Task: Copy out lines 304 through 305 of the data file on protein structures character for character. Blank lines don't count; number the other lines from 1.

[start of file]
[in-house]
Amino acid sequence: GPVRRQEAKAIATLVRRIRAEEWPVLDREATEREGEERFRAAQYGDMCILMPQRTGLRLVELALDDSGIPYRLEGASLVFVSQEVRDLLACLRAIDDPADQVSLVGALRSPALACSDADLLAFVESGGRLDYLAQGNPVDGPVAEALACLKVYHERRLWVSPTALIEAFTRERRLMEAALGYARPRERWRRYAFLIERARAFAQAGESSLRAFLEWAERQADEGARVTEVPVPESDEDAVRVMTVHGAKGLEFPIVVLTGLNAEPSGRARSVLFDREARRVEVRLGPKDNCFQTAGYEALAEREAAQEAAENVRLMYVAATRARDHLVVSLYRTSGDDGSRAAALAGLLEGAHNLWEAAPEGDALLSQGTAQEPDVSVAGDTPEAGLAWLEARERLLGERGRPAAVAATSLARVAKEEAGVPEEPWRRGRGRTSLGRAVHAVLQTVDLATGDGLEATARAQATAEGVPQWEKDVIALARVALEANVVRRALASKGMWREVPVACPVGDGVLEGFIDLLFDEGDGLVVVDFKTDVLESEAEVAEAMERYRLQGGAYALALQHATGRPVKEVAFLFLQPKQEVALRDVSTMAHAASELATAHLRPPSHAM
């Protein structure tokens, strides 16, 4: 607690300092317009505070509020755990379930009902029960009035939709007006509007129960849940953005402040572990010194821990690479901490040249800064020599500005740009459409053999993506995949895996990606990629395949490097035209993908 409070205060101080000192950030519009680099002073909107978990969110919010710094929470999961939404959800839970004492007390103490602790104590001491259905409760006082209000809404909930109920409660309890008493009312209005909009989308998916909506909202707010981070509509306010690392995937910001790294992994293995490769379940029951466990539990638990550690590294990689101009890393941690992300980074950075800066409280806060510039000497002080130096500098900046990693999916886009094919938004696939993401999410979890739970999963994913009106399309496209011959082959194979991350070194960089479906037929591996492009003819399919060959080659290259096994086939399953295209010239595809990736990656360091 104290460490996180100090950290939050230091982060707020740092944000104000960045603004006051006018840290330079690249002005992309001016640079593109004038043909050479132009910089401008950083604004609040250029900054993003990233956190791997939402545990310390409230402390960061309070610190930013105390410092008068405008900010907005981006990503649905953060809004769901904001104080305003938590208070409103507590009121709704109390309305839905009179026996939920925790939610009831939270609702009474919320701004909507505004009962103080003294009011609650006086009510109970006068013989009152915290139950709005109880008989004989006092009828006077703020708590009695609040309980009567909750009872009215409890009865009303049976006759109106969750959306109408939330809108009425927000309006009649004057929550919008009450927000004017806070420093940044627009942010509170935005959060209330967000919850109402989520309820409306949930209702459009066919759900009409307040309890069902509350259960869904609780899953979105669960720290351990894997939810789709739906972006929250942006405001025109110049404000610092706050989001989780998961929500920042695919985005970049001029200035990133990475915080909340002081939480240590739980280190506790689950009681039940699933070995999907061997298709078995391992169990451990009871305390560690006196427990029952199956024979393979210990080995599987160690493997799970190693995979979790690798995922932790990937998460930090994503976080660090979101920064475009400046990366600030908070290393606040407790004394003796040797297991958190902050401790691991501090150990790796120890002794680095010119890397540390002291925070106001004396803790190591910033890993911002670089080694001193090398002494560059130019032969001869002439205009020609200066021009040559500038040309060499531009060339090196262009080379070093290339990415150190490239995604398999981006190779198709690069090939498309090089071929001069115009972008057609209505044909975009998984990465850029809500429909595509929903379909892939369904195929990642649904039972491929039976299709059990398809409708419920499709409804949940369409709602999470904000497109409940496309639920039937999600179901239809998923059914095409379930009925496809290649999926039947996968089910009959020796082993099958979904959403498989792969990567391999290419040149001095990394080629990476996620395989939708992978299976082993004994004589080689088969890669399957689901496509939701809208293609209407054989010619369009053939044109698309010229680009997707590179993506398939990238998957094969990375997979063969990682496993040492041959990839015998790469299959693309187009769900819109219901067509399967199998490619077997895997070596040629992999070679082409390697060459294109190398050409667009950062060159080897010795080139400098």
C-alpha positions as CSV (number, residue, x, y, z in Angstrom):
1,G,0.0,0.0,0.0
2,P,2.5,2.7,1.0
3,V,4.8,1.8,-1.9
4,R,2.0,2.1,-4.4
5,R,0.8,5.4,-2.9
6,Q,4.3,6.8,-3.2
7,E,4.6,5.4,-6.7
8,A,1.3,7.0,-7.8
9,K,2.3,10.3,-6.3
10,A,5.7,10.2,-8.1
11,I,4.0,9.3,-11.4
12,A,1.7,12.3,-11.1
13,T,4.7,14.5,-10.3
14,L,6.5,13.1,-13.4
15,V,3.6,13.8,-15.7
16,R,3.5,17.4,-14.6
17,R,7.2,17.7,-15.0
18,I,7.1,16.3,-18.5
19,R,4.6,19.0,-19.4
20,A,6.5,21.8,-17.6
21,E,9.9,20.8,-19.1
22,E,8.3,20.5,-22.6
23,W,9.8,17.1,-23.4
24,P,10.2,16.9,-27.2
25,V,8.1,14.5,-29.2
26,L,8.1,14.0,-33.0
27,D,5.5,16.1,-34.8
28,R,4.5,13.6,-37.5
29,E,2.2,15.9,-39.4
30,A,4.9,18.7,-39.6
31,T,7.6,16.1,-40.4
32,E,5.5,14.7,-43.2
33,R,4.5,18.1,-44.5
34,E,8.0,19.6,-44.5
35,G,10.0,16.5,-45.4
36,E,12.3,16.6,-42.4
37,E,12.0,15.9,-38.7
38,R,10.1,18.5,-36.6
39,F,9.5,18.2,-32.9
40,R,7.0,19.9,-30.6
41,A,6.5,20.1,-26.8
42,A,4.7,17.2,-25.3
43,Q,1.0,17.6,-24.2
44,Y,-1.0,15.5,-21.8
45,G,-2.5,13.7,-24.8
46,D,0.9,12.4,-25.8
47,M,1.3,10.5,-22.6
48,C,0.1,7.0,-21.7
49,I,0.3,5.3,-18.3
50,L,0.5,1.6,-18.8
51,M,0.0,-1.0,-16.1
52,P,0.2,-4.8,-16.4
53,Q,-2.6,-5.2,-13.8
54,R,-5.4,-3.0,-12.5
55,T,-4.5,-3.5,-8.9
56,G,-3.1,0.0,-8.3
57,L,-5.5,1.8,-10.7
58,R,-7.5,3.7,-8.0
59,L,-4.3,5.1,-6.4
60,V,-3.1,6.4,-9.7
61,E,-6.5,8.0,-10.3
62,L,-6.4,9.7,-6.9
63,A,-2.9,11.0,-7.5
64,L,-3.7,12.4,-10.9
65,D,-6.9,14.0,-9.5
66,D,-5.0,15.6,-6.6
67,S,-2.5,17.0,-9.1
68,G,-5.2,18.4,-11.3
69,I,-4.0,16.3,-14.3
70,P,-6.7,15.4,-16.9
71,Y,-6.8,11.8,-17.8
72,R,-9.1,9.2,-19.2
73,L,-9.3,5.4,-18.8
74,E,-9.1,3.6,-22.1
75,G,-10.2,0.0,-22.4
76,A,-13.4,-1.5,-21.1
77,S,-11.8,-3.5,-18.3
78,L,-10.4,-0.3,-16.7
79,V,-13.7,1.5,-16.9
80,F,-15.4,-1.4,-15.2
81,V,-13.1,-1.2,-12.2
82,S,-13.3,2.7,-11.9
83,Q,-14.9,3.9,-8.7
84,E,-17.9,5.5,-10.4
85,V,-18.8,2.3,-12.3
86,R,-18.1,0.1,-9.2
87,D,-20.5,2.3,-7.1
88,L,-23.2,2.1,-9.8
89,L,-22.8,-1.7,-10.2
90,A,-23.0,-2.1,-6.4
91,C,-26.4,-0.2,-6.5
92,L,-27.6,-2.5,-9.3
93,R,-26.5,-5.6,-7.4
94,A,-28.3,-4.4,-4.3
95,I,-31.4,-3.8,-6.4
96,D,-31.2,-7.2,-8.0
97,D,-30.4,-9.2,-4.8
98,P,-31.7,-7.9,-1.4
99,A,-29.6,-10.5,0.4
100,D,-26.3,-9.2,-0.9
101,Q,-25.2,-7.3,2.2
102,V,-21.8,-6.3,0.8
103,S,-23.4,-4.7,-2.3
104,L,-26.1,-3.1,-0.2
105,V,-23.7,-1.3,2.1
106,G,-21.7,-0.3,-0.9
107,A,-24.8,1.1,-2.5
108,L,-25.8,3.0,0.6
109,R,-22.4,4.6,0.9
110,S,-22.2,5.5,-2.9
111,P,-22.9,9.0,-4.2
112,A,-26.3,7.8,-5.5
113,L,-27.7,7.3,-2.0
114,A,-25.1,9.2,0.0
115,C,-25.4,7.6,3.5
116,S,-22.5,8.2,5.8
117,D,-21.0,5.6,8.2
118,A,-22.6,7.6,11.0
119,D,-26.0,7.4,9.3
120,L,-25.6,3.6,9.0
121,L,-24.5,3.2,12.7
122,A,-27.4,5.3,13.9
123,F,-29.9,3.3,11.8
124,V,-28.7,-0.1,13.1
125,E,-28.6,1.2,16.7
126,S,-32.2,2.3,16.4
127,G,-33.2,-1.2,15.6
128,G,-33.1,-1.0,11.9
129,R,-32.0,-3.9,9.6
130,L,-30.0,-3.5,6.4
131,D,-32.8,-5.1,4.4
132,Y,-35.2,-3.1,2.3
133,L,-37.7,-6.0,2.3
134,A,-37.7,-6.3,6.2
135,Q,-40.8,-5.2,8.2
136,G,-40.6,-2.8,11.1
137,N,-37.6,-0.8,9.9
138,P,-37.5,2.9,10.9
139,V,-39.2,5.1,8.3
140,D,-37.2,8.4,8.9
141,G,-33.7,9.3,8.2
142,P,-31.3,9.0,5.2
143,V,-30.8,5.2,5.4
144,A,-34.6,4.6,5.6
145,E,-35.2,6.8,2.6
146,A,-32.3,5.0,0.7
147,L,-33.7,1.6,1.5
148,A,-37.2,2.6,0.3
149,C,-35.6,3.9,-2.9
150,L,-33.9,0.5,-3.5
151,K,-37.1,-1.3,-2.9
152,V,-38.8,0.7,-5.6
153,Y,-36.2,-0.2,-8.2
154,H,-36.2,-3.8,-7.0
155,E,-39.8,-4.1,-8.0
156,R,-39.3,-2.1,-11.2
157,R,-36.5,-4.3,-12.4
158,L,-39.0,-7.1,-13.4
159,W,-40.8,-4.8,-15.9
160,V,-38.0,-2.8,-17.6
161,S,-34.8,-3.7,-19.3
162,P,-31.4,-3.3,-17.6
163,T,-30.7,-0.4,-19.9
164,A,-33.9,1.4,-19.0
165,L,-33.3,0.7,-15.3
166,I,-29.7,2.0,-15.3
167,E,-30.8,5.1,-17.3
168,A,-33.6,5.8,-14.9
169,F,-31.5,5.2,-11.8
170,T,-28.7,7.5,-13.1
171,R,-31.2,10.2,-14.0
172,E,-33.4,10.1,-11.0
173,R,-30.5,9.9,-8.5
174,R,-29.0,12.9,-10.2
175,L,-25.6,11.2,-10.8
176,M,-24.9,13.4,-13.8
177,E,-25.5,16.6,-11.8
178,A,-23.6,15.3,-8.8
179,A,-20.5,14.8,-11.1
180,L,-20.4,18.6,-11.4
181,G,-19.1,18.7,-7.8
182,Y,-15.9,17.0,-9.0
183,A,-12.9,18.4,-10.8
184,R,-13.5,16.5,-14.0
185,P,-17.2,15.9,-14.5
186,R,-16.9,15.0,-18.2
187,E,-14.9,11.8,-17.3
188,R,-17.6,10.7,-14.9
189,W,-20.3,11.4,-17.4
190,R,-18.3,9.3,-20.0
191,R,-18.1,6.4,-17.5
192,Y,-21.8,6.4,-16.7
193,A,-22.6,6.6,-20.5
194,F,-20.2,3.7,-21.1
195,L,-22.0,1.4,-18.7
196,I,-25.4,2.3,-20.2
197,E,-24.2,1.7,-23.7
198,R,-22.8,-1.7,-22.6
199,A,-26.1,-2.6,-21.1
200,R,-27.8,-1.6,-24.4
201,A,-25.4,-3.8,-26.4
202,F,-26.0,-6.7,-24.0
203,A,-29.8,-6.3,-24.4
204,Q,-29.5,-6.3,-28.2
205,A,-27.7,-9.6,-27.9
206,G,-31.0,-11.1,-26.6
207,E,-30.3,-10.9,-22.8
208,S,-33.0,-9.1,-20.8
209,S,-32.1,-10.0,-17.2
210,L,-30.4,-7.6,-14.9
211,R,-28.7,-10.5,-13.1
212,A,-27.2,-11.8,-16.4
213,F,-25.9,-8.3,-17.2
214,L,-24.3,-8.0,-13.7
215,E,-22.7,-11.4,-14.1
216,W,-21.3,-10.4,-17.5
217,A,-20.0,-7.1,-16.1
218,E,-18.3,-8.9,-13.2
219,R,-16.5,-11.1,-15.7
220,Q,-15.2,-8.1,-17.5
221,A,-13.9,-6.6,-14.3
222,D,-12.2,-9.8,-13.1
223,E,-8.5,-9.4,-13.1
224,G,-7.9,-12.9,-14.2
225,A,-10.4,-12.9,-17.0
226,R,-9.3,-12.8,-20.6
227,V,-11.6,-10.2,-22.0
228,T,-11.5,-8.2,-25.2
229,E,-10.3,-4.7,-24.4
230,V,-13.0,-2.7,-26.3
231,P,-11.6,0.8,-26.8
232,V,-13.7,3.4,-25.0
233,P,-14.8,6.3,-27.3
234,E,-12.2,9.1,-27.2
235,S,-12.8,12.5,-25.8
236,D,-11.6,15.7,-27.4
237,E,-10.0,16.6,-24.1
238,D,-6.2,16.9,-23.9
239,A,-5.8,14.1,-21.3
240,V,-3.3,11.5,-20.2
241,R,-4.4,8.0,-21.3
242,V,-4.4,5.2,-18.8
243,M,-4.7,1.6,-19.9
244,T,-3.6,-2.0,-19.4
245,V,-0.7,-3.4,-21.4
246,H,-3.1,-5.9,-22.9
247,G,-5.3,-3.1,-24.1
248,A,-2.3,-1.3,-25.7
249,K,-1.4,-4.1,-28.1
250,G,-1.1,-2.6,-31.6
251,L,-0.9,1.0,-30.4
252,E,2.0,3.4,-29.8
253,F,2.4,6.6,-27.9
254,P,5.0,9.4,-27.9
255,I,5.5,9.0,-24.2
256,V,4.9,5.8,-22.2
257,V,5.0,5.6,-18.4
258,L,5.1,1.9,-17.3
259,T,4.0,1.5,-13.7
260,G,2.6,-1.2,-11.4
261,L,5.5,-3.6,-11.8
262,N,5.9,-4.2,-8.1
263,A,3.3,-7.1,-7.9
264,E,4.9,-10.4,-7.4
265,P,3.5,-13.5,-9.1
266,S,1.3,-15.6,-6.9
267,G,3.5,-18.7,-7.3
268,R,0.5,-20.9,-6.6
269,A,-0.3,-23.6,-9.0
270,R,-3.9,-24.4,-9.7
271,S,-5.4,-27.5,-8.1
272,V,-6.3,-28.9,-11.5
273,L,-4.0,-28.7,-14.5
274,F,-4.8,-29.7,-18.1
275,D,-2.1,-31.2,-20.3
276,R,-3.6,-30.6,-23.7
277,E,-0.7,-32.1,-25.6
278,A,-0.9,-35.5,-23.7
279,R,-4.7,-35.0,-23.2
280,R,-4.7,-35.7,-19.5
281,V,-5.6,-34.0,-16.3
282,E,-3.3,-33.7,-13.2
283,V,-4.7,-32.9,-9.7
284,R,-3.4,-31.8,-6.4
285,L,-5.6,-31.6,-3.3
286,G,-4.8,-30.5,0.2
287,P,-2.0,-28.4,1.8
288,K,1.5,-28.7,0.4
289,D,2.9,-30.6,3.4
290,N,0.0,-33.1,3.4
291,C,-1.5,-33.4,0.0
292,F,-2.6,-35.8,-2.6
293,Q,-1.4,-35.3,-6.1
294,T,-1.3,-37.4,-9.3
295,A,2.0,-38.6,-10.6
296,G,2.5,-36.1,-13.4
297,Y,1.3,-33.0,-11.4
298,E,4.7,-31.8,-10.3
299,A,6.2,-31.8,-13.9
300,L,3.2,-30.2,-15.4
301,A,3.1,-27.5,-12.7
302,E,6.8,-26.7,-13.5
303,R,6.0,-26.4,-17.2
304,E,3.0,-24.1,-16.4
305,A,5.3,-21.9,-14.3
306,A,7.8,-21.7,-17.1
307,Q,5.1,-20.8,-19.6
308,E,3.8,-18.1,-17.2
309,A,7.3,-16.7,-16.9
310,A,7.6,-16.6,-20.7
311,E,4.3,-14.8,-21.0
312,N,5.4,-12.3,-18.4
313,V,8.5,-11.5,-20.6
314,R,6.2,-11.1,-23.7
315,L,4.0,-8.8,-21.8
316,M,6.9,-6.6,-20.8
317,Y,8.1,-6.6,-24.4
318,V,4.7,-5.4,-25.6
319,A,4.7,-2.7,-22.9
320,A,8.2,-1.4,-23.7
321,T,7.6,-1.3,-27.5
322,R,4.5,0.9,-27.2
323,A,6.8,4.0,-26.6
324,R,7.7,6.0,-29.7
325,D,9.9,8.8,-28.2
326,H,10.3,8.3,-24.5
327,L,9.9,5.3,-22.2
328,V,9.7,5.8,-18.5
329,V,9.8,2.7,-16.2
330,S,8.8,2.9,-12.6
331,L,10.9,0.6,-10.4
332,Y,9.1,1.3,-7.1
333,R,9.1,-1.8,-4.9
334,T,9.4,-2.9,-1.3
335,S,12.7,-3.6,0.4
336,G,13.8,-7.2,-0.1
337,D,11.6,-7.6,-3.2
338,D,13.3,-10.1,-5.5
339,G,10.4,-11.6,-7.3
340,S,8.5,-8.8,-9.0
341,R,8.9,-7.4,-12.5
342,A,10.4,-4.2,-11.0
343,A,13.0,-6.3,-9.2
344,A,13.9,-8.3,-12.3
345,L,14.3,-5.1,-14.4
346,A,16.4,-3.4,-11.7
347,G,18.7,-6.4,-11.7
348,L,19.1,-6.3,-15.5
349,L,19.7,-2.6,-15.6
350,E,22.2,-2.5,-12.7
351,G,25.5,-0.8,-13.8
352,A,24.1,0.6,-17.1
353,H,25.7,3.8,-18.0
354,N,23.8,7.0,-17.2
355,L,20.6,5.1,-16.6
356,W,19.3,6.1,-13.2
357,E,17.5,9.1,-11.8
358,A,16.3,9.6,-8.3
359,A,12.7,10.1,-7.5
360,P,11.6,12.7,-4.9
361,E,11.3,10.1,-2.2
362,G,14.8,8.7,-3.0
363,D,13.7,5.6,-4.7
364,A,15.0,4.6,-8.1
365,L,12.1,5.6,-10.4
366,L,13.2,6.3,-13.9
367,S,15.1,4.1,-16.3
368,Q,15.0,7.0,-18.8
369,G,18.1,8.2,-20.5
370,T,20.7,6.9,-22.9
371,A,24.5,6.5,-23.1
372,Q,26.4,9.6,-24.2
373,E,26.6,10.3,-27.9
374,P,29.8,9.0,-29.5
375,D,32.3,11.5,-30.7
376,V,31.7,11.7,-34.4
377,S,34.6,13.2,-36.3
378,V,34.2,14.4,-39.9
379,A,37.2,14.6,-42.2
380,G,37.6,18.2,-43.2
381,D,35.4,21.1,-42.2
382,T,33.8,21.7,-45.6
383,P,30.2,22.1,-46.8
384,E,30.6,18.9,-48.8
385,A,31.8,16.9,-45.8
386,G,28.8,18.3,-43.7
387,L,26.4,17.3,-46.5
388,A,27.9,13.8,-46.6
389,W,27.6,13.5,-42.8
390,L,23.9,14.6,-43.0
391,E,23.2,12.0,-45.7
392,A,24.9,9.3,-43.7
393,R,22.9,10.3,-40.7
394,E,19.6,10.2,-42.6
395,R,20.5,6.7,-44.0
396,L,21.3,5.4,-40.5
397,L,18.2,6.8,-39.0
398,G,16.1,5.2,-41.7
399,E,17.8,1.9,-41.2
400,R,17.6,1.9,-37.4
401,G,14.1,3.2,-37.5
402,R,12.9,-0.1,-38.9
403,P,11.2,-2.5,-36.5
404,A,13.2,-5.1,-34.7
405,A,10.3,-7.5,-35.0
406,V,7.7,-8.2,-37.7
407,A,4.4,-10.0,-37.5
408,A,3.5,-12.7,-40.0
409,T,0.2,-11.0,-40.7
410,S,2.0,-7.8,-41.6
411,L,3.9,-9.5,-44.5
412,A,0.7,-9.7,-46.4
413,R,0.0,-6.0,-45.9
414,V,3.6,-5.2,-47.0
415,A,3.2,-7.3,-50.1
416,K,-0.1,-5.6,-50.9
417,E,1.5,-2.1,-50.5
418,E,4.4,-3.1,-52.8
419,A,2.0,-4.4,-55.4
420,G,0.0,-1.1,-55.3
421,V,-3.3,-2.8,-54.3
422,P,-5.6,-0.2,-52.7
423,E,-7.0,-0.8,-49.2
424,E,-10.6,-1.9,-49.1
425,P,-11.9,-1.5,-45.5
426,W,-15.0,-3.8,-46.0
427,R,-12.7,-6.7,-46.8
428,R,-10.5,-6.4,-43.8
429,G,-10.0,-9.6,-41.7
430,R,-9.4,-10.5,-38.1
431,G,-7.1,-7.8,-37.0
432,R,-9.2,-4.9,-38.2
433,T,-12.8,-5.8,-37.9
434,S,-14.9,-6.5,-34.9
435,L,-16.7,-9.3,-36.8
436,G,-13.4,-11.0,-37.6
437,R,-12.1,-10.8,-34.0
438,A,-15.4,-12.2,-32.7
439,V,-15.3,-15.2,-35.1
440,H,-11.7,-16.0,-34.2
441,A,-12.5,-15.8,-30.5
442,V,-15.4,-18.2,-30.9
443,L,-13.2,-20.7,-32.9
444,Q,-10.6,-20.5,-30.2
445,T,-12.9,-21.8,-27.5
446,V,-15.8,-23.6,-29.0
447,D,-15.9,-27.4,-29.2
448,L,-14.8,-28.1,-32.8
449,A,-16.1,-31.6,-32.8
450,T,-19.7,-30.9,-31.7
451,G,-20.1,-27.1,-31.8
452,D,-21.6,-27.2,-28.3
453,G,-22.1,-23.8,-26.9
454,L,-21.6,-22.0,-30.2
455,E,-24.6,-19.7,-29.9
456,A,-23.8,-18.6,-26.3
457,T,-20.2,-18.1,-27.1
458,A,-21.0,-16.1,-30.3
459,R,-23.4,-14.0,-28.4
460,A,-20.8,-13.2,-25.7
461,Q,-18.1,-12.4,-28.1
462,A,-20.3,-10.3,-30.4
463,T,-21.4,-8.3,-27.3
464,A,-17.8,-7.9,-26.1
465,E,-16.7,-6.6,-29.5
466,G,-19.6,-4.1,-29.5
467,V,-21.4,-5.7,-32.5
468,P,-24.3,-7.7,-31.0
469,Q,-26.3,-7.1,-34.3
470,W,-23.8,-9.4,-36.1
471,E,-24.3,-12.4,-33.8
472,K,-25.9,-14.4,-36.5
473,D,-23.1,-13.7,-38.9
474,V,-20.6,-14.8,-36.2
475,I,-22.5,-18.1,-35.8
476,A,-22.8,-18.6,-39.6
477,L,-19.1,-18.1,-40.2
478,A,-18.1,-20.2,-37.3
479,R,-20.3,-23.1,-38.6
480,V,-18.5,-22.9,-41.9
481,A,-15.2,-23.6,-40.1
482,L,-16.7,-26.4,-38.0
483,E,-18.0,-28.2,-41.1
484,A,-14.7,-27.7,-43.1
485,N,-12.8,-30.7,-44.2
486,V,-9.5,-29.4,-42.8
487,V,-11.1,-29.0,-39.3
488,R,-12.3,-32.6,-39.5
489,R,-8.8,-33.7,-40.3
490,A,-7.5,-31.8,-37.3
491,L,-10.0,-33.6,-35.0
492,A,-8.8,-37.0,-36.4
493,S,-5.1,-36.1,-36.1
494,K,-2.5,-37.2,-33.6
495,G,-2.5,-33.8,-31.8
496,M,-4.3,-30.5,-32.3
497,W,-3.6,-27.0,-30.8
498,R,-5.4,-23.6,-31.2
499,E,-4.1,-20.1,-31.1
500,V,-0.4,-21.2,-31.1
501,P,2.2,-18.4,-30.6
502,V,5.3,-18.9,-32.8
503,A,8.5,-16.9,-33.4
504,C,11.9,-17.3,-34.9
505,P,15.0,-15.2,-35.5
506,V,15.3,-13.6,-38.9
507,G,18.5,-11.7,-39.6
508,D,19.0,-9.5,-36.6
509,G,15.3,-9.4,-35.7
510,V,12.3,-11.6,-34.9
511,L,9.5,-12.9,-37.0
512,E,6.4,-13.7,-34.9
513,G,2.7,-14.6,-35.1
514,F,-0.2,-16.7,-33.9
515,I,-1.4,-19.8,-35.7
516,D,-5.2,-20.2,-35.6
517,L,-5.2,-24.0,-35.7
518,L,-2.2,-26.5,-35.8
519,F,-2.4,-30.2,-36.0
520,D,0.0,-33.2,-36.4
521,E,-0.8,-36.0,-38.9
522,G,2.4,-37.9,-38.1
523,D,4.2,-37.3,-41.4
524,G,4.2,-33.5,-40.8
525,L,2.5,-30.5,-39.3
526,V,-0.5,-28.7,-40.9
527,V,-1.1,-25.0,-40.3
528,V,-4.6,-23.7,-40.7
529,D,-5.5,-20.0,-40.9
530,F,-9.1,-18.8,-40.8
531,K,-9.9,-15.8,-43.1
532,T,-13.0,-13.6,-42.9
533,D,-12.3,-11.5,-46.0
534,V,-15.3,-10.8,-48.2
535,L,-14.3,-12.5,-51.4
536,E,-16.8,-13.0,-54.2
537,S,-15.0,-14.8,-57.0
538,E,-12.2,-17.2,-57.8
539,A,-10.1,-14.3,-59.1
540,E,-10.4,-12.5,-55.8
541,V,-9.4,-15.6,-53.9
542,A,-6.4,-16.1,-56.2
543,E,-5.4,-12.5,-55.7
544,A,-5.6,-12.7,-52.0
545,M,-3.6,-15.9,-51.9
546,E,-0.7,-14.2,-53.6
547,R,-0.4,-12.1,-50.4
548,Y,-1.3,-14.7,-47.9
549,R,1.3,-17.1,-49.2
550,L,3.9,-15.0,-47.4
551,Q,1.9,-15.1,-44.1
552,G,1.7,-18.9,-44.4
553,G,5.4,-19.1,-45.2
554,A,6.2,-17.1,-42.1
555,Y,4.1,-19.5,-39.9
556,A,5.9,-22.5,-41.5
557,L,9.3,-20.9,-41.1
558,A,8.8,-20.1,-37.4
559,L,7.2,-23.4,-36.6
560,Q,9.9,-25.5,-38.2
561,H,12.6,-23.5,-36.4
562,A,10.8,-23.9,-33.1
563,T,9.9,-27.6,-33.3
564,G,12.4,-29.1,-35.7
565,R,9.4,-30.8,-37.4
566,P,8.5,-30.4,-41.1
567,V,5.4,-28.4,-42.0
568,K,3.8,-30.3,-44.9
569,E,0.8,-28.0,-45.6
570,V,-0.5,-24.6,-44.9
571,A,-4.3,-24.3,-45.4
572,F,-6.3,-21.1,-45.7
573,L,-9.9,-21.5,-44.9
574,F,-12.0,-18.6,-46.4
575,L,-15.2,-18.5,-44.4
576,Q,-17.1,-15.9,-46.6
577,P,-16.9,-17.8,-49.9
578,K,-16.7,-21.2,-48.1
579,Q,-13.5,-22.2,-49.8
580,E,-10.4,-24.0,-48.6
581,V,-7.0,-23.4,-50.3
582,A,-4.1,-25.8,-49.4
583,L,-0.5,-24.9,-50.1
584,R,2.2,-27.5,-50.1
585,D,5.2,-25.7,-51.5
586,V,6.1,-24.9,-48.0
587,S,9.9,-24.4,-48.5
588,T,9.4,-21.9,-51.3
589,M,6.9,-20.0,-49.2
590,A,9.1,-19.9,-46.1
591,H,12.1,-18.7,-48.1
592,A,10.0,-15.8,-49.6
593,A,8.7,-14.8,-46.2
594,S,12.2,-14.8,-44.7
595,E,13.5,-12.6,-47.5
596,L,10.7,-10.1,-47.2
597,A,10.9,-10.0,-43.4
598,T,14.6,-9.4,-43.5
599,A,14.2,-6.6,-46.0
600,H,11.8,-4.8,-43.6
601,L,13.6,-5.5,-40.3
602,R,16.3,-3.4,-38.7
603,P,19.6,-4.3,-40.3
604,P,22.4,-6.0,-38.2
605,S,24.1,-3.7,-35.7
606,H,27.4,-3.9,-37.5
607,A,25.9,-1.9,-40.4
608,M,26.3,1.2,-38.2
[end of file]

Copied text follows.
300,L,3.2,-30.2,-15.4
301,A,3.1,-27.5,-12.7